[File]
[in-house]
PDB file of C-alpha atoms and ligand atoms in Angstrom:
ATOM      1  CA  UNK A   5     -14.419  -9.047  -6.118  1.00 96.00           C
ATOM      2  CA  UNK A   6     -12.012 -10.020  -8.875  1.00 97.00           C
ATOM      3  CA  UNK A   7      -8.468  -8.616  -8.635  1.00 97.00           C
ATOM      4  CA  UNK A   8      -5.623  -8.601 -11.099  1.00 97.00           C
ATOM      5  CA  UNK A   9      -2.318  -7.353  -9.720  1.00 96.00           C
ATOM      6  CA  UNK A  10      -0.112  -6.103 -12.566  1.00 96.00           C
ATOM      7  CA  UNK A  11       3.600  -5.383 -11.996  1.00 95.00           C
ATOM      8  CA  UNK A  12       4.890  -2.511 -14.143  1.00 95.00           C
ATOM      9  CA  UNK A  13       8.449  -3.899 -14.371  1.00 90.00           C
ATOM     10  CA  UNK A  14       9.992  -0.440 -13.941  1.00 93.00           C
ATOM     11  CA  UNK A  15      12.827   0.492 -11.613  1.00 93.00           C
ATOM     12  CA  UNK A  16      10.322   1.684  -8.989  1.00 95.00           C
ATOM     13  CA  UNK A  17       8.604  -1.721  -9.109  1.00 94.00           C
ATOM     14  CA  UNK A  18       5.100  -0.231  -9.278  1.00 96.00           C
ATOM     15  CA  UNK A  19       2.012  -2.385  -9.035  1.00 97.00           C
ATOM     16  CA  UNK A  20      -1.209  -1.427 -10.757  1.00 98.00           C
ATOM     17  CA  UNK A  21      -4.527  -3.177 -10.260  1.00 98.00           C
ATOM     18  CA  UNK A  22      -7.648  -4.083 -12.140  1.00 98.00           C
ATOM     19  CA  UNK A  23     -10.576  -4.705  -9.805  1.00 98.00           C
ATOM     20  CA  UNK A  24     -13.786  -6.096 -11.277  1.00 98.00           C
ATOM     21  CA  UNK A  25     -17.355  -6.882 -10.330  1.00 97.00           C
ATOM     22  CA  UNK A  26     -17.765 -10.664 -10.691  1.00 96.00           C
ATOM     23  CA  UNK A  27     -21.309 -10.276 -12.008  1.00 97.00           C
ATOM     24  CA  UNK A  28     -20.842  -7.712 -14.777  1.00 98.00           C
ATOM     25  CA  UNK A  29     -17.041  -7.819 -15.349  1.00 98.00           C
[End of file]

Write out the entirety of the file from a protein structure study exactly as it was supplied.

[in-house]
PDB file of C-alpha atoms and ligand atoms in Angstrom:
ATOM      1  CA  UNK A   5     -14.419  -9.047  -6.118  1.00 96.00           C
ATOM      2  CA  UNK A   6     -12.012 -10.020  -8.875  1.00 97.00           C
ATOM      3  CA  UNK A   7      -8.468  -8.616  -8.635  1.00 97.00           C
ATOM      4  CA  UNK A   8      -5.623  -8.601 -11.099  1.00 97.00           C
ATOM      5  CA  UNK A   9      -2.318  -7.353  -9.720  1.00 96.00           C
ATOM      6  CA  UNK A  10      -0.112  -6.103 -12.566  1.00 96.00           C
ATOM      7  CA  UNK A  11       3.600  -5.383 -11.996  1.00 95.00           C
ATOM      8  CA  UNK A  12       4.890  -2.511 -14.143  1.00 95.00           C
ATOM      9  CA  UNK A  13       8.449  -3.899 -14.371  1.00 90.00           C
ATOM     10  CA  UNK A  14       9.992  -0.440 -13.941  1.00 93.00           C
ATOM     11  CA  UNK A  15      12.827   0.492 -11.613  1.00 93.00           C
ATOM     12  CA  UNK A  16      10.322   1.684  -8.989  1.00 95.00           C
ATOM     13  CA  UNK A  17       8.604  -1.721  -9.109  1.00 94.00           C
ATOM     14  CA  UNK A  18       5.100  -0.231  -9.278  1.00 96.00           C
ATOM     15  CA  UNK A  19       2.012  -2.385  -9.035  1.00 97.00           C
ATOM     16  CA  UNK A  20      -1.209  -1.427 -10.757  1.00 98.00           C
ATOM     17  CA  UNK A  21      -4.527  -3.177 -10.260  1.00 98.00           C
ATOM     18  CA  UNK A  22      -7.648  -4.083 -12.140  1.00 98.00           C
ATOM     19  CA  UNK A  23     -10.576  -4.705  -9.805  1.00 98.00           C
ATOM     20  CA  UNK A  24     -13.786  -6.096 -11.277  1.00 98.00           C
ATOM     21  CA  UNK A  25     -17.355  -6.882 -10.330  1.00 97.00           C
ATOM     22  CA  UNK A  26     -17.765 -10.664 -10.691  1.00 96.00           C
ATOM     23  CA  UNK A  27     -21.309 -10.276 -12.008  1.00 97.00           C
ATOM     24  CA  UNK A  28     -20.842  -7.712 -14.777  1.00 98.00           C
ATOM     25  CA  UNK A  29     -17.041  -7.819 -15.349  1.00 98.00           C